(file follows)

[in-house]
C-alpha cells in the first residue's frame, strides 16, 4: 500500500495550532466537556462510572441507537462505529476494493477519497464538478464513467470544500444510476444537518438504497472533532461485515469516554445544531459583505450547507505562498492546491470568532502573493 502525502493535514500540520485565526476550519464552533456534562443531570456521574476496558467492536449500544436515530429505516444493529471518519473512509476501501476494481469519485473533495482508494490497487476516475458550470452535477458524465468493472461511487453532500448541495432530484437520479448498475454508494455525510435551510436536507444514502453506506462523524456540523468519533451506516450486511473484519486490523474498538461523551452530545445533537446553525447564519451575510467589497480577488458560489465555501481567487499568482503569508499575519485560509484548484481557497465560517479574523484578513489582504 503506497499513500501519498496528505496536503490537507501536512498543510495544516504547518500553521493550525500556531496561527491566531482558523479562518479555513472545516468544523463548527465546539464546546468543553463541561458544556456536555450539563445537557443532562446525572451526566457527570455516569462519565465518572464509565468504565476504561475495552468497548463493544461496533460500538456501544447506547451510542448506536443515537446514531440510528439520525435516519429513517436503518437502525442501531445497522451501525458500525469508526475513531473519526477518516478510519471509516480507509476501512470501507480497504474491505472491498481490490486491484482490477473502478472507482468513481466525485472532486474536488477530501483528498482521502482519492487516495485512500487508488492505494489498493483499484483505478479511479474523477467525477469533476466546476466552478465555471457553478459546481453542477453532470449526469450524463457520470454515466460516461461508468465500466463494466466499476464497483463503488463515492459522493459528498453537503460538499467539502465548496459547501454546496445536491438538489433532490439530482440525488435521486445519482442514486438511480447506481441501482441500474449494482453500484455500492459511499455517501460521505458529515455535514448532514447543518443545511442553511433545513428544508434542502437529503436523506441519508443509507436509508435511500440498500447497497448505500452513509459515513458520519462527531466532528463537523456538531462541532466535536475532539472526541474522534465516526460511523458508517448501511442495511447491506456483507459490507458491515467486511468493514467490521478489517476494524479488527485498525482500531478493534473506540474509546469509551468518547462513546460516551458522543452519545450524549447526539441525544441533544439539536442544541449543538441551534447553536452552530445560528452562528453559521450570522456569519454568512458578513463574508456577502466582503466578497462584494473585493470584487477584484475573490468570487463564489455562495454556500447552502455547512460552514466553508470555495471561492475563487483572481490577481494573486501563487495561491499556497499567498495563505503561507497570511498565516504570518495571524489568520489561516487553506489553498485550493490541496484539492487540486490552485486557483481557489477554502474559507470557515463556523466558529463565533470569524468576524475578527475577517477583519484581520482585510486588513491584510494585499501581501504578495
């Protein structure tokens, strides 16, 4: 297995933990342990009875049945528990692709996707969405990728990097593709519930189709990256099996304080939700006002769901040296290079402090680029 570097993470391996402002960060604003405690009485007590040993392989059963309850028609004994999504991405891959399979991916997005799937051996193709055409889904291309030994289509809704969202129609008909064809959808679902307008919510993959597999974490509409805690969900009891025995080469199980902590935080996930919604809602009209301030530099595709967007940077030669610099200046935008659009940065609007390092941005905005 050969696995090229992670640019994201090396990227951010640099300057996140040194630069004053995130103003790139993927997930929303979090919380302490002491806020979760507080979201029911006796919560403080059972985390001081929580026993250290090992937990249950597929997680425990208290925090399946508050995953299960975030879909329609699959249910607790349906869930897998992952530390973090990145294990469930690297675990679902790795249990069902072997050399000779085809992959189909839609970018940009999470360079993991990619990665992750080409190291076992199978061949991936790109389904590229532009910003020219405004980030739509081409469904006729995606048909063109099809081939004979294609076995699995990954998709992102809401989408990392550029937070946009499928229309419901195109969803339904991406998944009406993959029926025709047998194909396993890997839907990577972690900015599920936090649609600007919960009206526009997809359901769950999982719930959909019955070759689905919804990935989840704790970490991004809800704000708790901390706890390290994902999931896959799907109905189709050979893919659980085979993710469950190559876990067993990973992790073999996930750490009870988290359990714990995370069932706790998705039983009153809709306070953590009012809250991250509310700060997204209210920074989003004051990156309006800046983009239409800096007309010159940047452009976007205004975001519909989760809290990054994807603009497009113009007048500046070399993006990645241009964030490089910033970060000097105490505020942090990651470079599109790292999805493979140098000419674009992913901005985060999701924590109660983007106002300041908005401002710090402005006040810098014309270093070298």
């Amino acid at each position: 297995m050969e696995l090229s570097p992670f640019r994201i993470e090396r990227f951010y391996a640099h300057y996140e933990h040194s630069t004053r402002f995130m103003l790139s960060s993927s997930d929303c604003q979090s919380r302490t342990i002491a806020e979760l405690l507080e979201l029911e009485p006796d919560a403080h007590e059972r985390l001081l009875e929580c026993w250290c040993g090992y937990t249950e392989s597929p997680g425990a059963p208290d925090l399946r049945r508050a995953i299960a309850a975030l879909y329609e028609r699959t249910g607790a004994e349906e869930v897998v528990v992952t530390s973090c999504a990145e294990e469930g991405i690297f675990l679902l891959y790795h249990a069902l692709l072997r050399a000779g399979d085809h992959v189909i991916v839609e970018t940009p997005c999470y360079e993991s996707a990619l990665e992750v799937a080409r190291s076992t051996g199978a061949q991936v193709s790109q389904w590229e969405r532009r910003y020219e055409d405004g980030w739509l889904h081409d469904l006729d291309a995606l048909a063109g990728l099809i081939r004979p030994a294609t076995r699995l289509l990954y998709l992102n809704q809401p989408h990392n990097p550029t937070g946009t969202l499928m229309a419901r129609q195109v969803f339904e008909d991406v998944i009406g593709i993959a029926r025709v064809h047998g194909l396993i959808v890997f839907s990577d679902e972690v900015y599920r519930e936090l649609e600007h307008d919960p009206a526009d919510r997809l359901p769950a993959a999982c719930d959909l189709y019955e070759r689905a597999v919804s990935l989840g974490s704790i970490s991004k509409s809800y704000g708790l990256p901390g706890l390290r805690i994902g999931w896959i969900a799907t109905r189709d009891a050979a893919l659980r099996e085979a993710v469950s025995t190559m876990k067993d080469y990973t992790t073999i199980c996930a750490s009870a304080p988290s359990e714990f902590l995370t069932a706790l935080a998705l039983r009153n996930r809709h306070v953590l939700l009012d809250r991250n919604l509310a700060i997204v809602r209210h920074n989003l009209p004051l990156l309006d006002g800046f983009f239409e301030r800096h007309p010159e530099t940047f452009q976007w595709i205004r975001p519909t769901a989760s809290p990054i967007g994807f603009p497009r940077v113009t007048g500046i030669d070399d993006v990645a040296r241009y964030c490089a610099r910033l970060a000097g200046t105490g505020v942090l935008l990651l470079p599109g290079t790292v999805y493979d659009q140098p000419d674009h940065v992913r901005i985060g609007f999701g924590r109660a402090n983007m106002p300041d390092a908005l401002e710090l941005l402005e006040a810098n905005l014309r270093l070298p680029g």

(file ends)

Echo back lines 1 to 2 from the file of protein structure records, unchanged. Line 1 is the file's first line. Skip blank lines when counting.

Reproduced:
[in-house]
C-alpha cells in the first residue's frame, strides 16, 4: 500500500495550532466537556462510572441507537462505529476494493477519497464538478464513467470544500444510476444537518438504497472533532461485515469516554445544531459583505450547507505562498492546491470568532502573493 502525502493535514500540520485565526476550519464552533456534562443531570456521574476496558467492536449500544436515530429505516444493529471518519473512509476501501476494481469519485473533495482508494490497487476516475458550470452535477458524465468493472461511487453532500448541495432530484437520479448498475454508494455525510435551510436536507444514502453506506462523524456540523468519533451506516450486511473484519486490523474498538461523551452530545445533537446553525447564519451575510467589497480577488458560489465555501481567487499568482503569508499575519485560509484548484481557497465560517479574523484578513489582504 503506497499513500501519498496528505496536503490537507501536512498543510495544516504547518500553521493550525500556531496561527491566531482558523479562518479555513472545516468544523463548527465546539464546546468543553463541561458544556456536555450539563445537557443532562446525572451526566457527570455516569462519565465518572464509565468504565476504561475495552468497548463493544461496533460500538456501544447506547451510542448506536443515537446514531440510528439520525435516519429513517436503518437502525442501531445497522451501525458500525469508526475513531473519526477518516478510519471509516480507509476501512470501507480497504474491505472491498481490490486491484482490477473502478472507482468513481466525485472532486474536488477530501483528498482521502482519492487516495485512500487508488492505494489498493483499484483505478479511479474523477467525477469533476466546476466552478465555471457553478459546481453542477453532470449526469450524463457520470454515466460516461461508468465500466463494466466499476464497483463503488463515492459522493459528498453537503460538499467539502465548496459547501454546496445536491438538489433532490439530482440525488435521486445519482442514486438511480447506481441501482441500474449494482453500484455500492459511499455517501460521505458529515455535514448532514447543518443545511442553511433545513428544508434542502437529503436523506441519508443509507436509508435511500440498500447497497448505500452513509459515513458520519462527531466532528463537523456538531462541532466535536475532539472526541474522534465516526460511523458508517448501511442495511447491506456483507459490507458491515467486511468493514467490521478489517476494524479488527485498525482500531478493534473506540474509546469509551468518547462513546460516551458522543452519545450524549447526539441525544441533544439539536442544541449543538441551534447553536452552530445560528452562528453559521450570522456569519454568512458578513463574508456577502466582503466578497462584494473585493470584487477584484475573490468570487463564489455562495454556500447552502455547512460552514466553508470555495471561492475563487483572481490577481494573486501563487495561491499556497499567498495563505503561507497570511498565516504570518495571524489568520489561516487553506489553498485550493490541496484539492487540486490552485486557483481557489477554502474559507470557515463556523466558529463565533470569524468576524475578527475577517477583519484581520482585510486588513491584510494585499501581501504578495